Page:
Anthony Wilder Design/Build, Cabin John; 301-907-0100; anthonywilder.com. Wilder’s 14-year-old firm does everything from whole-house renovations to interior design and landscaping. It has five staff architects and specializes in creative, whimsical architecture; one memorable project was an adult tree house.

Bethesda Contracting, Chevy Chase; 301-656-9020; bethesdacontracting.com. Brothers Mike and George Thiede started the company in 1986; Mike Jr. joined in 2006. They’ll take on remodeling projects of all sizes, and they offer green materials ranging from tile and cabinets to electrical fixtures.

Block Builders, Bethesda; 301-652-8566; blockbuilders.com. Anthony Paulos worked in construction for a decade before founding this ten-person firm, which works mostly on traditionally designed custom homes, major additions, and renovations. While the firm builds lots of new residences that are at least 6,000 square feet, it has also done projects as small as 1,500-square-foot guesthouses.

Bowa Builders, McLean; 703-734-9050; also in Middleburg; bowa.com. Bowa specializes in large renovations, custom houses, and condo remodeling, with a project minimum of $150,000. In business more than 20 years, Bowa recently launched a rebate program to minimize costs for green upgrades. The firm also has a division to work on small and midsize projects.

Brenneman & Pagenstecher, Kensington; 301-933-9305; brenpag.com. Architect Dean Brenneman and builder Peter Pagenstecher teamed up more than a decade ago to do high-end additions, renovations, and historic preservation, mostly in Bethesda, Chevy Chase, Potomac, Northwest DC, North Arlington, McLean, and Great Falls.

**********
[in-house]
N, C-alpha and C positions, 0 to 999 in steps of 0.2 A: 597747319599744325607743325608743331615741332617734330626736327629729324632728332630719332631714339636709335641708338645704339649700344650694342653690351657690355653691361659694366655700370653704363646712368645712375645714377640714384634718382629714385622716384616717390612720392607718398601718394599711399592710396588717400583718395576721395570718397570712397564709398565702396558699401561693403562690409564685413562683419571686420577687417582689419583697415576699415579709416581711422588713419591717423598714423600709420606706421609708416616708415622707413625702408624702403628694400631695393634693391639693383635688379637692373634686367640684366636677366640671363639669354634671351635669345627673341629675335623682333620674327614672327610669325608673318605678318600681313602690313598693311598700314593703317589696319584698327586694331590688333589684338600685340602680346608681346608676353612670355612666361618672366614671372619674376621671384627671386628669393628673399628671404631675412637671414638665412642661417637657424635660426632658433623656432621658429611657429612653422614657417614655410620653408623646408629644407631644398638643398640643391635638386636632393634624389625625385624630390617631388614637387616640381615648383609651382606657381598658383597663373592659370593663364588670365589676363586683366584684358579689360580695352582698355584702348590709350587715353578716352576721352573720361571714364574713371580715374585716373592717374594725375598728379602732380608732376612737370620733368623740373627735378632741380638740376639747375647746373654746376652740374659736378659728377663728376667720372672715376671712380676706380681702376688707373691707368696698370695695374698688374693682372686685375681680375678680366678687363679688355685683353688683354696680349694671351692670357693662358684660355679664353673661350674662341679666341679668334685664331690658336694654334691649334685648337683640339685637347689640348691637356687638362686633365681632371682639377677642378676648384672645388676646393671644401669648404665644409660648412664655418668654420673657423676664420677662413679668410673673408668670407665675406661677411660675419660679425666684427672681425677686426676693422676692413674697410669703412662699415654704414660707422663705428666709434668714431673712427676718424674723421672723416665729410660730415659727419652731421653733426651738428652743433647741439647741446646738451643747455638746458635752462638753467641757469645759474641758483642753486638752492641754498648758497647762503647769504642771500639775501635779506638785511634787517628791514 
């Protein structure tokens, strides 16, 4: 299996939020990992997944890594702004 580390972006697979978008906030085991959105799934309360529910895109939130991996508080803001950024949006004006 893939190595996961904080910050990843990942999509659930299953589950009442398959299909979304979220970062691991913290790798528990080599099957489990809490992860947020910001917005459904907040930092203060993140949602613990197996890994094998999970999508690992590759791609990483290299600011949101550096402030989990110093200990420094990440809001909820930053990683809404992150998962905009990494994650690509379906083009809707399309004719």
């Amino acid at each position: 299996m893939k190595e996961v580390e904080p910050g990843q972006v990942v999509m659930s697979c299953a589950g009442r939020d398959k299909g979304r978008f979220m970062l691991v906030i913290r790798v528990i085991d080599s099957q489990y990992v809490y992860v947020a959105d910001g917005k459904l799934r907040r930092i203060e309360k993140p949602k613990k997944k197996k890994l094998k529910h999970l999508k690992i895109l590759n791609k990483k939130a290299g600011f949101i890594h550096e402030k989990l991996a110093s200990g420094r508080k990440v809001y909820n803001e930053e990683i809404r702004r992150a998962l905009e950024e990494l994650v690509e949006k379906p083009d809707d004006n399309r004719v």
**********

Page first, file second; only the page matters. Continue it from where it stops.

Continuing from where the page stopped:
Case Design/Remodeling, Bethesda; 301-229-4600; casedesign.com. The country’s largest full-service remodeling company, Case has three offices in Washington and about 50 franchises across the country. The 48-year-old firm has staff architects and, in Washington, 30 Green Advantage–certified remodelers; it does everything from whole-house renovations to smaller projects out of its handyman division.

Commonwealth Home Remodelers, Vienna; 703-255-9861; commonwealthhome.com. Owned by aerospace engineer Kelvin Pierce and wife Susan, a LEED-accredited architect, this design/build firm does large remodeling projects, mostly in Fairfax County. It recently restored and merged two log cabins into one house that uses a geothermal heating system and harvests and treats rainwater for home use.

DeMarne & Day, Potomac; 301-299-6500. In business almost 60 years, this construction firm focuses on midsize to large remodeling in styles ranging from traditional to modern. The 30-person team works mostly in Bethesda, Chevy Chase, Potomac, Northwest DC, Arlington, and McLean.

Gibson Builders, Northwest DC; 202-364-1555; gibsonbuilders.com. Primarily a custom-home builder, Jim Gibson’s firm also does renovations. Highly recommended by peers, it also has an office on the Eastern Shore. There’s a $500,000 project minimum.

Gilday Renovations, Silver Spring; 301-565-4600; gilday.com. Cousins Kevin and Thomas Gilday’s 30-person team includes architects, interior designers, and builders who work in both contemporary and traditional styles.

Glass Construction, Northwest DC; 202-362-6012; gcidc.com. Tom Glass works mostly in Georgetown and Cleveland Park and specializes in historic renovations in Federal-era, Georgian, and Italianate styles. He recently restored a 19th-century Georgetown rowhouse, in the process installing geothermal heating and cooling.

Hopkins & Porter Construction, Potomac; 301-840-9121; www.hopkinsandporter.com. Guy Hopkins Semmes and Michael Porter Denker founded Hopkins & Porter more than 30 years ago. The design/build firm has one architect on staff and offers handyman services for smaller jobs. It recently renovated a 100-year-old cabin in Potomac, adding a floor-to-ceiling glass wall overlooking the river.

Horizon Builders, Crofton; 301-261-6706; horizonbuildersinc.net. Our top vote getter, this construction firm does renovation and historic preservation in addition to new-home construction. Its sister company, Horizon Houseworks, handles handyman work.